Step 5 – Optimize Your Links
When you focus on writing a great press release first, going back and adding optimized links is a snap.
Online PR Media allows you to include up to four (4) anchor text links. An anchor text link is the technical term for clickable words that take you somewhere; meaning, instead of using the full URL in your writing, like https://onlineprnews.com/, you convert it into words, like Online PR Media.
The beauty of Online PR Media’s easy uploader is that you simply tell us your keyword phrase and where you want it to link to, and we automatically create the anchor text link within your press release.
You can optimize your links by following these general guidelines:
- Link your company name to your homepage, ideally in the first paragraph.
- Link one keyword phrase to a relevant internal page or blog on your website, ideally in the first half of the release.
- Link another keyword phrase to a piece of your content published offsite (Guest posts, Medium, LinkedIn, Slideshare, etc.)
- Link the name of the person you quote to their LinkedIn profile.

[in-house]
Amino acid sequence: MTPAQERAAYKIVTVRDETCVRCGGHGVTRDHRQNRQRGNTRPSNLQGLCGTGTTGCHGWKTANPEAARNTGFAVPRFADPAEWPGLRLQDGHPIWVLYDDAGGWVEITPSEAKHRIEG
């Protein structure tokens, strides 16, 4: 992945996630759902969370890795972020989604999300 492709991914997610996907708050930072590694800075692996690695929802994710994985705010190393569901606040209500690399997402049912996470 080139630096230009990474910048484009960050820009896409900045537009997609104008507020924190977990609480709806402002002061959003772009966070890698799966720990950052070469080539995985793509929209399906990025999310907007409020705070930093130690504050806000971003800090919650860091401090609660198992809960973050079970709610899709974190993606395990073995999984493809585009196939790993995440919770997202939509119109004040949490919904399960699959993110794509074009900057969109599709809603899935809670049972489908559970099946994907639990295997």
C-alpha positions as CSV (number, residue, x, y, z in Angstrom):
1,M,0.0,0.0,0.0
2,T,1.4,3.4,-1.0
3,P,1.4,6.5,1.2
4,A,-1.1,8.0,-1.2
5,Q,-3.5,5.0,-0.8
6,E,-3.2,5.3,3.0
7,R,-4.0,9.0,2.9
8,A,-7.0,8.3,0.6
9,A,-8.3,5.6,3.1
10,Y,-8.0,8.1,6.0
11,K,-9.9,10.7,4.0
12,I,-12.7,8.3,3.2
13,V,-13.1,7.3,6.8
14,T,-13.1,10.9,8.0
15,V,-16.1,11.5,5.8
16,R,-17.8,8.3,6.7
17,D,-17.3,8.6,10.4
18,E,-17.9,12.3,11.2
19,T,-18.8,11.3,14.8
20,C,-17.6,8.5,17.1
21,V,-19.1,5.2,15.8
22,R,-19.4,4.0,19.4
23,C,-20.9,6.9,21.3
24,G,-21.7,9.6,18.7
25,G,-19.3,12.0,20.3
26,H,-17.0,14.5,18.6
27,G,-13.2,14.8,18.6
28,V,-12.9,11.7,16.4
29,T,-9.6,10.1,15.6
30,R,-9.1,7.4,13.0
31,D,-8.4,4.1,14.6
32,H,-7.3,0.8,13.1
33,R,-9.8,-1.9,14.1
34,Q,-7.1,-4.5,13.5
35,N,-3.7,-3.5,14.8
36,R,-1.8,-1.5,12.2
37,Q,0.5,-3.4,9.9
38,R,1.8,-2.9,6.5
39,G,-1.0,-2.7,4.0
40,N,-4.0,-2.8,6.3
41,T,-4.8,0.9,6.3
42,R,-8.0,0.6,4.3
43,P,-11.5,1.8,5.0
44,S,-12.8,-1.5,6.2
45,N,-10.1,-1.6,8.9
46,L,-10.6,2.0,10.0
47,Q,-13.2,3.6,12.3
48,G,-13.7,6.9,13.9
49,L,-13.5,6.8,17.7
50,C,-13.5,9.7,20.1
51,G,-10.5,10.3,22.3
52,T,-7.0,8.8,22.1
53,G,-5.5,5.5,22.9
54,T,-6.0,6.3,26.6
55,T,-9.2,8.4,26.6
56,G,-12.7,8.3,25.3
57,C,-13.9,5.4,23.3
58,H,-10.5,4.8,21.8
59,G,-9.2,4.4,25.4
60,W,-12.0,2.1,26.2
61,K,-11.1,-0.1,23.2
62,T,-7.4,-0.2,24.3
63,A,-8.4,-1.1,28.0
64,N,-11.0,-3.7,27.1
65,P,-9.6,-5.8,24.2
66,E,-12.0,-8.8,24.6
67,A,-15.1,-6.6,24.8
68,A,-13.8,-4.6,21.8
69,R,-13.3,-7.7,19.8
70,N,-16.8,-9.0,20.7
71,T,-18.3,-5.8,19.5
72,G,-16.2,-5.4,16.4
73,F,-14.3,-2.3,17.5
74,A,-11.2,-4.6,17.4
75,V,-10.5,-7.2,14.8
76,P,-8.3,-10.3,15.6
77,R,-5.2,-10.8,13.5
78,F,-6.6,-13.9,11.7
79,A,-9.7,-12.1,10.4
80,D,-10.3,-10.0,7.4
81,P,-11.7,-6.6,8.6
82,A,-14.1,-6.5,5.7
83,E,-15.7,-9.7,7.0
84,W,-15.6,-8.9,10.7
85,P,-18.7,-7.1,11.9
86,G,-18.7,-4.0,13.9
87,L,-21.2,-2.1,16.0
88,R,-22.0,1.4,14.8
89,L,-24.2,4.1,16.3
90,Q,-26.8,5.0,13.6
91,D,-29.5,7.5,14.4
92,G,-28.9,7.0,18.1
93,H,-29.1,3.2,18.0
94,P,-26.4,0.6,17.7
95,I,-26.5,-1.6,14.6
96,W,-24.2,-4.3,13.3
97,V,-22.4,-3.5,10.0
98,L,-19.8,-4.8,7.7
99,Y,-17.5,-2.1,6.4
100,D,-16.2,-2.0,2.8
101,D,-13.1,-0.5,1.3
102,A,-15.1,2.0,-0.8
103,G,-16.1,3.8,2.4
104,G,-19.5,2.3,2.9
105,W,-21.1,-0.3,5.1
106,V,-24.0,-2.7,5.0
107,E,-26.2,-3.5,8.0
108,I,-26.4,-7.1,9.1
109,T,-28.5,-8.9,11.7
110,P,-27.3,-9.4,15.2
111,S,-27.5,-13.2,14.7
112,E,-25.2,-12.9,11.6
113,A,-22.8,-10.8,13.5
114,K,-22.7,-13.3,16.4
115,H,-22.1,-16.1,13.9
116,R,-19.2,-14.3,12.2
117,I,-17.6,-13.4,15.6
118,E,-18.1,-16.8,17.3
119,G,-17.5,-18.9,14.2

- Use a full URL linking to your homepage toward the end of your release. For example, “Learn more at https://onlineprnews.com/.”
Online PR Media Is Here To Help
We hope this resource has been helpful as you get started writing SEO press releases. Here’s some great news, too. If you get stumped or have question, we have expert SEO press release editors on staff that are happy to help. Every PR you upload automatically undergoes a review process by our editors, where they will make feedback and suggestions for improvements (unless you opt-out of feedback). If you have specific questions or concerns, simply add a comment to the editor when you upload and we’ll be in touch!